LAS VEGAS - This city may be best known for casinos, drive-through wedding chapels and Elvis impersonators, but suddenly it's also become a magnet for presidential candidates.
Seven 2008 Democratic presidential hopefuls showed up at the University of Nevada Las Vegas on Saturday to outline their health care plans. A similar forum last month in Carson City attracted eight.
Traditionally, no one has paid much attention to Nevada in presidential nomination politics.
But thanks to the state's most powerful Democratic politician - Senate Majority Leader Harry Reid - Nevada is almost as big a draw for presidential candidates as it is for Californians looking to shed some of their hard-earned dollars at the gambling tables.
At Reid's instigation, Nevada wedged its Democratic caucuses into a strategic spot between the Jan. 14 Iowa caucuses and the Jan. 22 New Hampshire primary.
The move comes as Democrats are making inroads into the once reliably Republican Rocky Mountain West.
"The future of the Democratic Party lies in the West," Reid said at the recent Carson City forum. "I believe that without any question the Western region is going through a realignment. The Democrats have an opportunity to harness these events and take us to the White House."
Nevada Democrats maintain the Silver State deserves such a prominent role in the nomination process because with a 30 percent minority population, it comes much closer to reflecting the nation's diversity than Iowa and New Hampshire.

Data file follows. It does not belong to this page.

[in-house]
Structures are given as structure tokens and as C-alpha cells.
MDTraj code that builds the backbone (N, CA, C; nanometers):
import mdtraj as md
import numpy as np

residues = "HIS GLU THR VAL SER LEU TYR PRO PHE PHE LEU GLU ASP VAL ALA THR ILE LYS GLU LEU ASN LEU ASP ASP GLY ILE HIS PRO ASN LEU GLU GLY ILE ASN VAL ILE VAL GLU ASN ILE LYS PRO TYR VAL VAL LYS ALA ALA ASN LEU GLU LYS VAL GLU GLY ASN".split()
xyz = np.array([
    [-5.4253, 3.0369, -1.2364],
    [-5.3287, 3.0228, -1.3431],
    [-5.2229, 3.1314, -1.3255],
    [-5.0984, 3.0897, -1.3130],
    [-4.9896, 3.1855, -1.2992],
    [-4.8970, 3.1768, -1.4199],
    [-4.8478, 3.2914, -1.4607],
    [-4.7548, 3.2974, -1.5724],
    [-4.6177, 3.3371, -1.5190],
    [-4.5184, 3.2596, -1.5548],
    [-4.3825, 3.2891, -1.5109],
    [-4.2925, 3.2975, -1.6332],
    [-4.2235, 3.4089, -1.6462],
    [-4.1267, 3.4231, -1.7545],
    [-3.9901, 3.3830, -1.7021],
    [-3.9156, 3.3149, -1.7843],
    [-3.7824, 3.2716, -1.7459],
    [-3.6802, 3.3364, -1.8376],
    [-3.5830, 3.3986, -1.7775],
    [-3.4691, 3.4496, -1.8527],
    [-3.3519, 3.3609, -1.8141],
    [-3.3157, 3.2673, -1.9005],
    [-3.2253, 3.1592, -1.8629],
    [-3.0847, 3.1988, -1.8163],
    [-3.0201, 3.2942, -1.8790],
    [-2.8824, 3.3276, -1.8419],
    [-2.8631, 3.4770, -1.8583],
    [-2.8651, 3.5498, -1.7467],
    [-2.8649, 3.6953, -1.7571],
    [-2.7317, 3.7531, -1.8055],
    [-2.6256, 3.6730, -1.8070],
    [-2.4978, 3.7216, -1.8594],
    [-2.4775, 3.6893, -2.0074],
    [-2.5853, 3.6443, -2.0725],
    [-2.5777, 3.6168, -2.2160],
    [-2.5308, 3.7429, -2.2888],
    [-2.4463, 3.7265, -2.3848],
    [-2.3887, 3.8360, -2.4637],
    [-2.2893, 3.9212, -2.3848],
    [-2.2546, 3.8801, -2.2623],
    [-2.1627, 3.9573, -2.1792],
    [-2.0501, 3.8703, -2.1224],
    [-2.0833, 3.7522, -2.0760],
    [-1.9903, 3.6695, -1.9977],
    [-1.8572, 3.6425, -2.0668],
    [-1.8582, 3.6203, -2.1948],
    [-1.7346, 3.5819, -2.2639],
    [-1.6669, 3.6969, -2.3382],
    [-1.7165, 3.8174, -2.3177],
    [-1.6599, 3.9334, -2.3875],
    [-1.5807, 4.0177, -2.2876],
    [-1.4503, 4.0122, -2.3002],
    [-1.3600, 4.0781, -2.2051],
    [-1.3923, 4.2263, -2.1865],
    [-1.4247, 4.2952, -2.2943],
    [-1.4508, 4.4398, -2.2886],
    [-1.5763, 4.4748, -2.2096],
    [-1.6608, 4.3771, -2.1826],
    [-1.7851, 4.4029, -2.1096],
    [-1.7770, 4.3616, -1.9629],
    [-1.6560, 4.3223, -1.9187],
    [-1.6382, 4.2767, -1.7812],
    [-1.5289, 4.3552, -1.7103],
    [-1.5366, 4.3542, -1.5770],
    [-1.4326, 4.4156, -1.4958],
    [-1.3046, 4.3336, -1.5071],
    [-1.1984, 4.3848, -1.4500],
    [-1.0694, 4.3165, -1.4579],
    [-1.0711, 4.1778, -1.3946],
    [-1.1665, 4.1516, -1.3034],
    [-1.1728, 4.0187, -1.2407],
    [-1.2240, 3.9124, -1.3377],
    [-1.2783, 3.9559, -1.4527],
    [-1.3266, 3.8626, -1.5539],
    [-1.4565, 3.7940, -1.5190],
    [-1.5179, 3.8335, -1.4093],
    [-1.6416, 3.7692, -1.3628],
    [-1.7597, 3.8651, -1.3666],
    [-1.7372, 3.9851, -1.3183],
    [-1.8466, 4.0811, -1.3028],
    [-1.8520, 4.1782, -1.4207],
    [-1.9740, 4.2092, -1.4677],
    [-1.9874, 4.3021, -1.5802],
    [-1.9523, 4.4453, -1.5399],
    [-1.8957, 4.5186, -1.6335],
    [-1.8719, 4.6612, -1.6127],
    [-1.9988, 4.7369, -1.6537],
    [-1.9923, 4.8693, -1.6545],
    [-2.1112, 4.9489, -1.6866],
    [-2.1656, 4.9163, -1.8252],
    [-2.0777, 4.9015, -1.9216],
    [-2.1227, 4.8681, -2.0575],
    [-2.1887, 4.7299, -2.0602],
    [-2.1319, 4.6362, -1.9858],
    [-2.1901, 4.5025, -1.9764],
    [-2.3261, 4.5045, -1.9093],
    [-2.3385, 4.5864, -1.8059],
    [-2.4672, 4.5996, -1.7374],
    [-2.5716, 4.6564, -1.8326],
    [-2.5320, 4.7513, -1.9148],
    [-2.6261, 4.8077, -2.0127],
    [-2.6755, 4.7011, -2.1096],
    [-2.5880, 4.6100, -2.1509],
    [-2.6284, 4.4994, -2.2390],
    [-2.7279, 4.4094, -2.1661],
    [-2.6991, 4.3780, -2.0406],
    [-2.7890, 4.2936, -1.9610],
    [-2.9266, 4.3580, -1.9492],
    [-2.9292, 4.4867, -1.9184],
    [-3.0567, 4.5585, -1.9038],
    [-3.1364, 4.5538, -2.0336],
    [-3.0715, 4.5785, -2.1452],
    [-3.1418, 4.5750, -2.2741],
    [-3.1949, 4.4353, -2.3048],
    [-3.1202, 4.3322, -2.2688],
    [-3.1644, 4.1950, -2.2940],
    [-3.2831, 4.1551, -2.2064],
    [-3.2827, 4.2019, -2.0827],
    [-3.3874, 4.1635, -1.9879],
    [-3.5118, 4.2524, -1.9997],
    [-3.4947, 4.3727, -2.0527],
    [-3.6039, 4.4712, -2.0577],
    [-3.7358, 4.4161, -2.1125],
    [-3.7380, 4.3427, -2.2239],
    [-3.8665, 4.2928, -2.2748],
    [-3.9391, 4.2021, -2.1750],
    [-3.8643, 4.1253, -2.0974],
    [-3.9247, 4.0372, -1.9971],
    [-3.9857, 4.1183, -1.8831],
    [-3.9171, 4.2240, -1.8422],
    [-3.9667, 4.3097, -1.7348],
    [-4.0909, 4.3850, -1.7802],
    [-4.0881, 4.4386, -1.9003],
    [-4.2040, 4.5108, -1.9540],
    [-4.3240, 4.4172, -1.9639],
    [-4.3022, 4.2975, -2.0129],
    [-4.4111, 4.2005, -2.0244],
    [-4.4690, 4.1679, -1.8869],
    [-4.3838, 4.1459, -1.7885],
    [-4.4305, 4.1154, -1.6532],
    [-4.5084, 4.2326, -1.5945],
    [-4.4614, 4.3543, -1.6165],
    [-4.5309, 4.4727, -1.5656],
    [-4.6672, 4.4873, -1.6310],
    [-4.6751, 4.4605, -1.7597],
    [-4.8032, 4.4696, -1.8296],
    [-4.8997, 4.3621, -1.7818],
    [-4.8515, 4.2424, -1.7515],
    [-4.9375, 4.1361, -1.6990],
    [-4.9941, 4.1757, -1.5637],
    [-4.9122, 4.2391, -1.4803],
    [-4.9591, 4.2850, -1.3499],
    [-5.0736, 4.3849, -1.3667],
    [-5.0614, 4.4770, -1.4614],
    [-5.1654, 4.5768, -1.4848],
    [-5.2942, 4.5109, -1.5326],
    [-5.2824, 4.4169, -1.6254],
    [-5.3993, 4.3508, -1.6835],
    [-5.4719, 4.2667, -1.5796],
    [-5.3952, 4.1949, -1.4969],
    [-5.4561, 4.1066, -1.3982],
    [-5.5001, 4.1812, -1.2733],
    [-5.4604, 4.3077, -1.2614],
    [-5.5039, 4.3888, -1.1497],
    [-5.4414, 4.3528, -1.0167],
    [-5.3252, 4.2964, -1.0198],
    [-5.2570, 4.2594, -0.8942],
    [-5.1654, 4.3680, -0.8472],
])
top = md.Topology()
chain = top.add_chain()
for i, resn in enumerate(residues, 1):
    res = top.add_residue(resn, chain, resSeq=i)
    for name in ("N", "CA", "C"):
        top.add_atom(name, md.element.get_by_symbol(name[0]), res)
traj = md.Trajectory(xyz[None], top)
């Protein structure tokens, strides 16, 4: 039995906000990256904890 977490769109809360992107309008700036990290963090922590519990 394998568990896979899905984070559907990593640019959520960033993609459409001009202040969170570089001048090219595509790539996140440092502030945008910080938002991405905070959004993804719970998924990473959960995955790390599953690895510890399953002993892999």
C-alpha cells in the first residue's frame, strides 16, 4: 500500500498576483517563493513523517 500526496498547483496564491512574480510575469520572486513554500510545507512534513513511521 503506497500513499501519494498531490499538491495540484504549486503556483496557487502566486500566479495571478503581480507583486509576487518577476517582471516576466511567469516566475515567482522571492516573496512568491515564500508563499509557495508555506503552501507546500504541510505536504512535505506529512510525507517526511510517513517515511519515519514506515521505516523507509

They also contend the early caucus will force presidential candidates to address issues of concern to the West: water, public lands, mining, immigration.
"They're going to stop here instead of just flying over," said Tom Collins, chairman of the Nevada Democratic Party. "And when they do, they're going to talk about the need for water. They're going to talk about mining regulations and making sure we stay a viable mining state."
Judging from the first two major candidate forums and other candidate appearances, Nevadans expecting to hear a detailed debate over the management of public lands or mining regulation will be disappointed.
Saturday's forum in Las Vegas dealt exclusively with health care, and the questions at last month's forum in Carson City were mostly about Iraq and health care.
"It's a canard that Democrats here care about different issues than Democrats nationally," said Las Vegas political columnist and commentator Jon Ralston. "The questions at the (Carson City) forum were mostly about Iraq because the Democrats at that forum cared most about Iraq."